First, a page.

“The caucuses seem sure to be even more sparsely attended…”

Like in Russia?

No, this is the way in which citizens can outline their preference for a particular candidate in a less formal procedure than a vote. A caucus varies from state to state but the most crucial of all is the first state in the country to hold a poll – Iowa. As we explained earlier this year, the caucus there involves anyone who is registered with a party showing up at a caucus meeting organised by that party in places like town halls and listening to a representative of the candidate offer reasons as to why they should  support them.

In the case of the Republicans, attendees then write down their preference on a piece of paper and votes are counted. For Democrats, it’s a little different as attendees gather into groups depending on their choice of candidate. This handy explainer from Sky News’ Jeremy Thompson from the 2008 elections should help:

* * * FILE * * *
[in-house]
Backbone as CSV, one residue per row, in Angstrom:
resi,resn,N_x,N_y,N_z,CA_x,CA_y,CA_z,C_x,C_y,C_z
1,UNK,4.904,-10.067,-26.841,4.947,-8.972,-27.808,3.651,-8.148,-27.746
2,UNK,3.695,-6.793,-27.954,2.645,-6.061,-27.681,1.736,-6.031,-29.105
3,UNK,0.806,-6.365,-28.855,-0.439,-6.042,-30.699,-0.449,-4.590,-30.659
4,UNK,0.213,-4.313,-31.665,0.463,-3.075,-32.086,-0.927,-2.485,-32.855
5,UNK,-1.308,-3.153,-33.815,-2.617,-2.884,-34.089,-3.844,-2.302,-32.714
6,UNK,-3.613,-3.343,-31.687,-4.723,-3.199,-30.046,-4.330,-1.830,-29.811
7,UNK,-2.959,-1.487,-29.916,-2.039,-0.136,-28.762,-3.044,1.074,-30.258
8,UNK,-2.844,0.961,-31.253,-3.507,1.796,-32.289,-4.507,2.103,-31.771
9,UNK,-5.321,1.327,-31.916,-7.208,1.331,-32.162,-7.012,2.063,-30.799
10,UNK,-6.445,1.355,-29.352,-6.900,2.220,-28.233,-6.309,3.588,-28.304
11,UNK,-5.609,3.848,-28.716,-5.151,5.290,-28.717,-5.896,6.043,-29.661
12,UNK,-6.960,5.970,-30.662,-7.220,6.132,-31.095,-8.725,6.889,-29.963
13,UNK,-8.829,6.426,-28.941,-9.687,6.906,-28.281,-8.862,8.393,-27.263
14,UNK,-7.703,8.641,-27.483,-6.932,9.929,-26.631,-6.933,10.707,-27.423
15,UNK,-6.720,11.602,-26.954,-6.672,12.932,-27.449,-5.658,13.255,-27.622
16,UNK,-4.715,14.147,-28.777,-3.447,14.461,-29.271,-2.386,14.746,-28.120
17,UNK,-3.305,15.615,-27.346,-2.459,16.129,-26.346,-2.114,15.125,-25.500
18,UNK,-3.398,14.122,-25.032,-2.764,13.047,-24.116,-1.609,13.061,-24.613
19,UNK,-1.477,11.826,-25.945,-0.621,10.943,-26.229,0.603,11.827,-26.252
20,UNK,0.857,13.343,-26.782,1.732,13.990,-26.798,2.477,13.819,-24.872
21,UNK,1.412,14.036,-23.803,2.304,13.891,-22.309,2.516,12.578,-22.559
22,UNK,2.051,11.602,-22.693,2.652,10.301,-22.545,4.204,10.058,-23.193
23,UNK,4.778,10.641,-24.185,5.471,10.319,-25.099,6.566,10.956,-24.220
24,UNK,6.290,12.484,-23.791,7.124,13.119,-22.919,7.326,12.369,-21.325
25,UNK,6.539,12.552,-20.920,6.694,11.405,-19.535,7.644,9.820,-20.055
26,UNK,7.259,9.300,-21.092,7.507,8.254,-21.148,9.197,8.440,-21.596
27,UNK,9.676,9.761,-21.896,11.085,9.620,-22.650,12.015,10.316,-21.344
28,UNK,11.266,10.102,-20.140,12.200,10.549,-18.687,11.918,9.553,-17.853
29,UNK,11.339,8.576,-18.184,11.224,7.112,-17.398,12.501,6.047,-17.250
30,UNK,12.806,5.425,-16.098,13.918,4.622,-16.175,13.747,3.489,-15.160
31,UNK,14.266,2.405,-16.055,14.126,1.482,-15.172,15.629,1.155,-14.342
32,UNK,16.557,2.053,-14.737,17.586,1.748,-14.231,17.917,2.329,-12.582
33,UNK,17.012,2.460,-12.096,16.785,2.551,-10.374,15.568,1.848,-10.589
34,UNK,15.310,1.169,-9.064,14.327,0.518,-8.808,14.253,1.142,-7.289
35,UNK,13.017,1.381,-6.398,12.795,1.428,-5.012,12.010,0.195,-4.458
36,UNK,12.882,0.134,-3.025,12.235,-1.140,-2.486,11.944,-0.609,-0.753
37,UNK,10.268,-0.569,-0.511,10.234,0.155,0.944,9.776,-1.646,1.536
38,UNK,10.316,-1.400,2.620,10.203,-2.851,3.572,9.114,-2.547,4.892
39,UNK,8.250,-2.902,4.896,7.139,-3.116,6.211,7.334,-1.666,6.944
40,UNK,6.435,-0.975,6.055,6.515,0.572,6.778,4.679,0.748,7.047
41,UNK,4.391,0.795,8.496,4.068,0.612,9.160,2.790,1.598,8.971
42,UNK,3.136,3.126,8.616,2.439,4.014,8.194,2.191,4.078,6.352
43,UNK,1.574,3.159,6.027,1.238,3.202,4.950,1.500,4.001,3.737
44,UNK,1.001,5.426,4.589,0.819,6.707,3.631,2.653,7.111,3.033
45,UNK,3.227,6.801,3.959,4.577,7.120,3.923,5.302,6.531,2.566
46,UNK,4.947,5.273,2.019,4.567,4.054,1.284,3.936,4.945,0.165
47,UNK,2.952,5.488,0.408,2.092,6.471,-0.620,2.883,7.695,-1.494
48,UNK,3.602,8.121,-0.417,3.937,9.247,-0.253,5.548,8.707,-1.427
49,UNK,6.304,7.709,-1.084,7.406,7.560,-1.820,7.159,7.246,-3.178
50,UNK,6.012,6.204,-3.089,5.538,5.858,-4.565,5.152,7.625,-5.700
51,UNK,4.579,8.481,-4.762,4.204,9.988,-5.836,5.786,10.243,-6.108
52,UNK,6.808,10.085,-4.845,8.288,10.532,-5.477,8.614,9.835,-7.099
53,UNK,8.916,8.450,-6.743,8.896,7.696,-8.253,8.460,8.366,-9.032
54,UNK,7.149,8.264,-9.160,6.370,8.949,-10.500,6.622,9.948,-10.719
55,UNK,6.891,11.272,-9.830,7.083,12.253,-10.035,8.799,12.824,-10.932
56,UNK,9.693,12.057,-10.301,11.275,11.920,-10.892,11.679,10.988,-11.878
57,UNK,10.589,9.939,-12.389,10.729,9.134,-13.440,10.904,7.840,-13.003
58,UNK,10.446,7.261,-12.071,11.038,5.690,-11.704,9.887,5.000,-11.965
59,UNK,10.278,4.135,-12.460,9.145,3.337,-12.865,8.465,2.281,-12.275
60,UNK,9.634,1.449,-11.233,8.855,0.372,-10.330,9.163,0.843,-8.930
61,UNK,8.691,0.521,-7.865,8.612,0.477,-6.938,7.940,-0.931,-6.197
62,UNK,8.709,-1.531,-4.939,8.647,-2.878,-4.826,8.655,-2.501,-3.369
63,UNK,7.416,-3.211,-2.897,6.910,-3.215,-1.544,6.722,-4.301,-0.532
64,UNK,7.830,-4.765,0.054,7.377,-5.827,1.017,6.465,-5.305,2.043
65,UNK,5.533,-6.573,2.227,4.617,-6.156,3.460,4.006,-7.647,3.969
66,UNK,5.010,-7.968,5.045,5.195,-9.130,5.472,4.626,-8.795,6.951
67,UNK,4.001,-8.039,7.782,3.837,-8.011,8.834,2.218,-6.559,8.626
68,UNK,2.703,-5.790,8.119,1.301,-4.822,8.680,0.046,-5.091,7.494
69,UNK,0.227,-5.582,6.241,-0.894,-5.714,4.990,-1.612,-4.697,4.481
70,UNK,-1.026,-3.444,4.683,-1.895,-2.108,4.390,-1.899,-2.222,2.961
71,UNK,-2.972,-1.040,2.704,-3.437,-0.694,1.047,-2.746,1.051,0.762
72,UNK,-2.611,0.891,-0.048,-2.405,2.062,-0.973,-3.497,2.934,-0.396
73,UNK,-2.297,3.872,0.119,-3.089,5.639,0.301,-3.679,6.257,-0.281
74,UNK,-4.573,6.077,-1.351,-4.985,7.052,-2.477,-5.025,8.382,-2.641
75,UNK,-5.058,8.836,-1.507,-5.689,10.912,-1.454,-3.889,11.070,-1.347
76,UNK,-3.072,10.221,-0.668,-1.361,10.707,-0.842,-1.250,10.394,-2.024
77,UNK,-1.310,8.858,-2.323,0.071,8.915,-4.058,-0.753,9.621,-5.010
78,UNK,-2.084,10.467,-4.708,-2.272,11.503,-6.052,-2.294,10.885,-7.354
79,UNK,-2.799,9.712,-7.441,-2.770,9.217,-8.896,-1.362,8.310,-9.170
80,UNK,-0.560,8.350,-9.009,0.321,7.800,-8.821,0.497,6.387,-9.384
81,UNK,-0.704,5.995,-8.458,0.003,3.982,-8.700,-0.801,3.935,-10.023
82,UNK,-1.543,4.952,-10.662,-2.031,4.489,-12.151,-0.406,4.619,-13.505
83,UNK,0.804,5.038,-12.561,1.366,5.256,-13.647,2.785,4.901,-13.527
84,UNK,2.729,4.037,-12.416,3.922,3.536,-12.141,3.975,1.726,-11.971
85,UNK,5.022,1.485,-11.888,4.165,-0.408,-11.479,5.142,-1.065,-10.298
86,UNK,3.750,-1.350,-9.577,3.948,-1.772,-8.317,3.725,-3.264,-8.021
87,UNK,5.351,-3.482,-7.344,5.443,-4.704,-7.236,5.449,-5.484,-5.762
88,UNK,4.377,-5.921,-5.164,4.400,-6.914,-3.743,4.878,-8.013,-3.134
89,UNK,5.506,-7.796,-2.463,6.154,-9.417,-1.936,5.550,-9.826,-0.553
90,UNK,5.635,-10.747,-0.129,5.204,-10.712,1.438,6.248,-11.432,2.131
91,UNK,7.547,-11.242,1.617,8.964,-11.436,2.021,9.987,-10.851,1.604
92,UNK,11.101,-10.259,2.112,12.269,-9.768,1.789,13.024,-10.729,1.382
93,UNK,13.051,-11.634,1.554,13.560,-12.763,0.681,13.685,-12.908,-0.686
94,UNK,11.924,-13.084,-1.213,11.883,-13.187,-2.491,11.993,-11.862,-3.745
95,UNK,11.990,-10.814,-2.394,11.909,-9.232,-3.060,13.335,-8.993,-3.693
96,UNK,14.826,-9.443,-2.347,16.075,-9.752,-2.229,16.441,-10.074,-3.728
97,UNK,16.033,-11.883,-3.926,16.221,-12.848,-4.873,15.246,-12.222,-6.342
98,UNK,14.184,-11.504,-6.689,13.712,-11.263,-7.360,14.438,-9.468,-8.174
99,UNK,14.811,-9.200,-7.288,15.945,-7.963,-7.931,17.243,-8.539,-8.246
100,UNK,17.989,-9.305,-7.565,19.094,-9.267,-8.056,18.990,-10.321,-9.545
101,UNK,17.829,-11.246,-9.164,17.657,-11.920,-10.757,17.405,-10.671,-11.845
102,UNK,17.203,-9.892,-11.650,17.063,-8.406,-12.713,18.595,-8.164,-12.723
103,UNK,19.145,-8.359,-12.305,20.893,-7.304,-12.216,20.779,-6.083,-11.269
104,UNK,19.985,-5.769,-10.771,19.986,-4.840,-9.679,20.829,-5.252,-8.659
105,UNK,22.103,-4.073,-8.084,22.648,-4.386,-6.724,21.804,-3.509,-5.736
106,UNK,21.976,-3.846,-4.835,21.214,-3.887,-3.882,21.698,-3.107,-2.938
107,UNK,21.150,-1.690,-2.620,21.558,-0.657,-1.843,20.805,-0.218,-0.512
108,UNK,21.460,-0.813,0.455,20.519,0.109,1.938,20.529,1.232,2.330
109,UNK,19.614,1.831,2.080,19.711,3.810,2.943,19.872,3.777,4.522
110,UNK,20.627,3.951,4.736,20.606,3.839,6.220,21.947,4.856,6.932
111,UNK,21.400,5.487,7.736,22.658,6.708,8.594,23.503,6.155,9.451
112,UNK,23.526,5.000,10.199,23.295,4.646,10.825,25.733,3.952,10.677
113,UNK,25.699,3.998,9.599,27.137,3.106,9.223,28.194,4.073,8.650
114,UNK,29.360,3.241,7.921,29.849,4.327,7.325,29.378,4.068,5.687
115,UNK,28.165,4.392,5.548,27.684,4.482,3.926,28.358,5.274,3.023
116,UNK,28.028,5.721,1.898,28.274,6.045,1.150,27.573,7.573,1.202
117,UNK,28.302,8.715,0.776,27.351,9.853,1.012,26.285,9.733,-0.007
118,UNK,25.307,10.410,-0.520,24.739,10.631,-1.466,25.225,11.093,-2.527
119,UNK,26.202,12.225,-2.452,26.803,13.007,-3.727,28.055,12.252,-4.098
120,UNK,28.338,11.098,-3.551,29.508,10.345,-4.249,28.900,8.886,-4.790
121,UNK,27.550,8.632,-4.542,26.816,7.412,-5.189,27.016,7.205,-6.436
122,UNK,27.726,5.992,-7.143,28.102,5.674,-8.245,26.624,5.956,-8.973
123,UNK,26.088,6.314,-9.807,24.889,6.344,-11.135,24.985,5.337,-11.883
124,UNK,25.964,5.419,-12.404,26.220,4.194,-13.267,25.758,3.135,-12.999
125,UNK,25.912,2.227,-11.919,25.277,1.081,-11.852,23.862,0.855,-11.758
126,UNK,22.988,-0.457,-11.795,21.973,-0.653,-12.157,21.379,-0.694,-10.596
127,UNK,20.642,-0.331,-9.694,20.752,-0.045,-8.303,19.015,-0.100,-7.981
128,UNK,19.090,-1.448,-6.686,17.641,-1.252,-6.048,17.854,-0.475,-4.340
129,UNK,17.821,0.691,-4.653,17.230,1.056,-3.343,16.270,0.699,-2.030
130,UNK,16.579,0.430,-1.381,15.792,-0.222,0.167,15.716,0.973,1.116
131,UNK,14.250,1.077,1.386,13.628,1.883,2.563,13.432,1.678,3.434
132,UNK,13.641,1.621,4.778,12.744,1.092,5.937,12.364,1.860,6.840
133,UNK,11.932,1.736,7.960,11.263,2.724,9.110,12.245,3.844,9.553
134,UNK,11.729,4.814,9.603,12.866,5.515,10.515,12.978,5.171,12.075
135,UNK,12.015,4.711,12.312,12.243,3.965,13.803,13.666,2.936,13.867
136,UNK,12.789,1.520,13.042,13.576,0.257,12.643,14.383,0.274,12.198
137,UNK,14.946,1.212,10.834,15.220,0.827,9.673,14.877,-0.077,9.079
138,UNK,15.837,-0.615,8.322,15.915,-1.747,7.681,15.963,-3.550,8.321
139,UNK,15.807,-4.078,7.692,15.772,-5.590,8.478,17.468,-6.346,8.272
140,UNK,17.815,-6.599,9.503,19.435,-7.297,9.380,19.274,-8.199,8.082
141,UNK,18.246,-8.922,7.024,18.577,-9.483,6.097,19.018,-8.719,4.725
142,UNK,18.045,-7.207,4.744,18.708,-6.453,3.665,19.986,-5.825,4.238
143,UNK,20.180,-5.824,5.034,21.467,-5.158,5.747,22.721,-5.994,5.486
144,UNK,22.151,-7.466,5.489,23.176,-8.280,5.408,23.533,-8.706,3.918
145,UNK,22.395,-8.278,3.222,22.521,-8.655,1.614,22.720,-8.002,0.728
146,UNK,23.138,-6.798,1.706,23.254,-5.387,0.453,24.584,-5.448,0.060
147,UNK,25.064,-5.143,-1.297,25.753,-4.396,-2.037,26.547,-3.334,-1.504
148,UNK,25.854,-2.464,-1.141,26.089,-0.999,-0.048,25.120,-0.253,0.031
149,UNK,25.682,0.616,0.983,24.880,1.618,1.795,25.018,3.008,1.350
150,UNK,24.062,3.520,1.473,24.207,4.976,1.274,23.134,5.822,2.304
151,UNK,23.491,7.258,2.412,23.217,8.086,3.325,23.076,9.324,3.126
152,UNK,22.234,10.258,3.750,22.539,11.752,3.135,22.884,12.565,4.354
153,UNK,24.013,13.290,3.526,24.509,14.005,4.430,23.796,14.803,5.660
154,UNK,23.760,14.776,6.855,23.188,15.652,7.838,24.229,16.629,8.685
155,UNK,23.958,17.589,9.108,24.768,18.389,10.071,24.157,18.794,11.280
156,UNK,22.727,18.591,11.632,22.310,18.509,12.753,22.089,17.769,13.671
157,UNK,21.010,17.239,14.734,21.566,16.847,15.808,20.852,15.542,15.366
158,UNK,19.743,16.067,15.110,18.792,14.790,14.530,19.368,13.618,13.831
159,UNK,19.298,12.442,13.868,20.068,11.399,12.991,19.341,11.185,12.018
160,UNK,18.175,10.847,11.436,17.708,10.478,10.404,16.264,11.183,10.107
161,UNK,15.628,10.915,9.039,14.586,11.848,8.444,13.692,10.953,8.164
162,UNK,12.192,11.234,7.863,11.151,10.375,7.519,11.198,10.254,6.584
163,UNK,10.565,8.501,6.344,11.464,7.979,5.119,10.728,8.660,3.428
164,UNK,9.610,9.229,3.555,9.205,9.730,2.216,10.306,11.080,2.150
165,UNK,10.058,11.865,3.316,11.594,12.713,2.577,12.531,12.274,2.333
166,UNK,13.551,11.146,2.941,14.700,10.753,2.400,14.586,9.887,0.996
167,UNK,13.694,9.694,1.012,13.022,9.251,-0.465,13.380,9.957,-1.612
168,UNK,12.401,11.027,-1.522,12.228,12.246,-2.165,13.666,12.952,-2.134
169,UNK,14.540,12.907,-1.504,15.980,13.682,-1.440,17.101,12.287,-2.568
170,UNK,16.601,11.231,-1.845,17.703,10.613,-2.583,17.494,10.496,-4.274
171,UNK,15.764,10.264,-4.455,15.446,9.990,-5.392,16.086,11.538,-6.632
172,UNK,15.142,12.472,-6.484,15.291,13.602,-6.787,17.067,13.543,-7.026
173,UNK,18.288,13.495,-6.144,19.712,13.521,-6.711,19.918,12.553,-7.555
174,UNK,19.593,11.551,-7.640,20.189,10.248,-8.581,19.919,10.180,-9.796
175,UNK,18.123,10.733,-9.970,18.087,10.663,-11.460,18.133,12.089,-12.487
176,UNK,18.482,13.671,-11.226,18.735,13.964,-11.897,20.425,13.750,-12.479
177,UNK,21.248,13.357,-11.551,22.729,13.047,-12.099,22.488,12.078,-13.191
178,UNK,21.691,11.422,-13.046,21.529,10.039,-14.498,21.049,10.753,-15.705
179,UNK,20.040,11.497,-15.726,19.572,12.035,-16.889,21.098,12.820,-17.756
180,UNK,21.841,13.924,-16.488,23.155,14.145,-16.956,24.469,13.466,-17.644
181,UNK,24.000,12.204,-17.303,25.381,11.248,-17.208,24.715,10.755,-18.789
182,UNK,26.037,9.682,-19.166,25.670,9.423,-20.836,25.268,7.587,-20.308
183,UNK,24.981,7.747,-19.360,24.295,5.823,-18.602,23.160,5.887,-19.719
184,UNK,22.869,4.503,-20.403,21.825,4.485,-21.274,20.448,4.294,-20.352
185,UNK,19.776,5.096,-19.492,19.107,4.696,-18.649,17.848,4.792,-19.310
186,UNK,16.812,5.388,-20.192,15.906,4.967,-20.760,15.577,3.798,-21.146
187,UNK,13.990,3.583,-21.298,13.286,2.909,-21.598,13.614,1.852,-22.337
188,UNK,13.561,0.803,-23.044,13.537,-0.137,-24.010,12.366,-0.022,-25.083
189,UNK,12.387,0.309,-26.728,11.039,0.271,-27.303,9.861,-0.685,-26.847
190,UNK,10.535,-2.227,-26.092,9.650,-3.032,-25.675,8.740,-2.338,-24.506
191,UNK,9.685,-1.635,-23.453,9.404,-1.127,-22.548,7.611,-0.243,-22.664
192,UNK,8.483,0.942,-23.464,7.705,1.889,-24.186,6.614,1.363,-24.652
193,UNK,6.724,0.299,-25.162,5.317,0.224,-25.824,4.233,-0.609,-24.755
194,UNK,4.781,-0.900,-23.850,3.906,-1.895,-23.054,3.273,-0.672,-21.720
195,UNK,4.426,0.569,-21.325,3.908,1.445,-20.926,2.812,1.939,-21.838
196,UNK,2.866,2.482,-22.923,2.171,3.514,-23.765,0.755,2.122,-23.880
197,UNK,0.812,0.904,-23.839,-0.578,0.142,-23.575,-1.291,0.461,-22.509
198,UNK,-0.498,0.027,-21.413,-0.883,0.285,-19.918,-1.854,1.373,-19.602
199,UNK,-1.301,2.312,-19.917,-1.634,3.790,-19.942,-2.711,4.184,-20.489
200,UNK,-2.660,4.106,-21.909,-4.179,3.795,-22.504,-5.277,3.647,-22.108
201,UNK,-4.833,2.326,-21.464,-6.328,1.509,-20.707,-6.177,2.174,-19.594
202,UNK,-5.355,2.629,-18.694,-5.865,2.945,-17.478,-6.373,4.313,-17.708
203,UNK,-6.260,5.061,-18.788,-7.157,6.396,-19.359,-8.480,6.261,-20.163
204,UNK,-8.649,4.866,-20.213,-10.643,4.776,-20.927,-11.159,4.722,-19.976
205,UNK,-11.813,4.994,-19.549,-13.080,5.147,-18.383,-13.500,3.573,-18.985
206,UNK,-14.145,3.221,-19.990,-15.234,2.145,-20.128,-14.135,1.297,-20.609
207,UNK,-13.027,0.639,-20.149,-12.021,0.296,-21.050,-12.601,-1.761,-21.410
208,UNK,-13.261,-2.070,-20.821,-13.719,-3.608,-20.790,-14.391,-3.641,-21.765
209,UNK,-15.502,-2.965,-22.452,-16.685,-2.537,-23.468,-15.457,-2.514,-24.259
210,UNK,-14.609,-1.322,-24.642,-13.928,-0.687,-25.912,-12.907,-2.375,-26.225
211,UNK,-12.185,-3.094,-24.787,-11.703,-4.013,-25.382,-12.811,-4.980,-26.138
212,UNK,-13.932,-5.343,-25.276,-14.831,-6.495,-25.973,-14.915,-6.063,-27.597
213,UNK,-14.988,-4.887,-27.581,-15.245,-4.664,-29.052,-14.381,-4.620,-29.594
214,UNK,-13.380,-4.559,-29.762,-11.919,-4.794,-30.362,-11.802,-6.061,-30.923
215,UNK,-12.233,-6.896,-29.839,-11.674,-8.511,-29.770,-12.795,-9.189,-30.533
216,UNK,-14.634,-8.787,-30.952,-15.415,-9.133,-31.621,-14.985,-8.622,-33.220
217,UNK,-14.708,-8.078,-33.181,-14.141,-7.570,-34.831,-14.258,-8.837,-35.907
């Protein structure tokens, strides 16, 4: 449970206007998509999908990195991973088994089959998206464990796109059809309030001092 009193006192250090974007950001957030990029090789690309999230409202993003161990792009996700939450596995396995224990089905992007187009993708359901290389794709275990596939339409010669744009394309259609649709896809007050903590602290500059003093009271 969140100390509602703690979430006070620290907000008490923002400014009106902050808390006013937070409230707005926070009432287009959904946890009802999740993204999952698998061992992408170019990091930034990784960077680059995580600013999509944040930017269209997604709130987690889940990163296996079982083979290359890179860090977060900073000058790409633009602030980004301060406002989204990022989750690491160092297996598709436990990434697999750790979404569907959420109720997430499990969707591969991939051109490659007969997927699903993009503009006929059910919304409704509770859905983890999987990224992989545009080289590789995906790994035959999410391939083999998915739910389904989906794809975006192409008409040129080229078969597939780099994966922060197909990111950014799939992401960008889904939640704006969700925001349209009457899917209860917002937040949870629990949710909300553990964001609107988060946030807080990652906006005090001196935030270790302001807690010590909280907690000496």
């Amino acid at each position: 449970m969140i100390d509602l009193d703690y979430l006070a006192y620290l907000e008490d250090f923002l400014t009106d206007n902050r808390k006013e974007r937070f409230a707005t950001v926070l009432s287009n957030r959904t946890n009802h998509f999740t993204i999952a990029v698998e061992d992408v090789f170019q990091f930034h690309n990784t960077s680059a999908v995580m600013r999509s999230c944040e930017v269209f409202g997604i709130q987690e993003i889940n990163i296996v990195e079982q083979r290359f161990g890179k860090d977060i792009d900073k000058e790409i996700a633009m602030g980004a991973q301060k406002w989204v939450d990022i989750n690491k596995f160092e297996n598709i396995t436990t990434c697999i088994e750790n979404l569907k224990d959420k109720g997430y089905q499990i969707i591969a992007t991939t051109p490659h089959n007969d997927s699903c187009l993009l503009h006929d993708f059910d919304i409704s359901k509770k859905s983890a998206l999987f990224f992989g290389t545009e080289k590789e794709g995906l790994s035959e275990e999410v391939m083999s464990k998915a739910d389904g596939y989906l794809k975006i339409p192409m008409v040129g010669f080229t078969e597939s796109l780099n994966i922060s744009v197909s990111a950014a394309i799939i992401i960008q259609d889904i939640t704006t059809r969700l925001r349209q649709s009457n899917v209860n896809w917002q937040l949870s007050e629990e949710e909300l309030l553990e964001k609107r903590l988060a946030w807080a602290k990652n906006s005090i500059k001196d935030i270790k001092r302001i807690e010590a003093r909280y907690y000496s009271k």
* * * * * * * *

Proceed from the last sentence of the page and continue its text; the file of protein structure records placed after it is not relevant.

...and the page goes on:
“Less than five weeks to go before the primary election…”

Primary as in the first election?

Sort of. This is a more procedural version of a caucus that is common across US politics from national to local level where parties hold open voting contests on every candidate that decides to run for that party’s nomination to the general election. The US is one of the few countries in the world that nominates party candidates through an election as opposed to party leaders vetting them. In some states there are open primaries where every citizen can vote, others have closed primaries where only registered party members can vote.

“Any attempt to gather more delegates…”

Delegating what?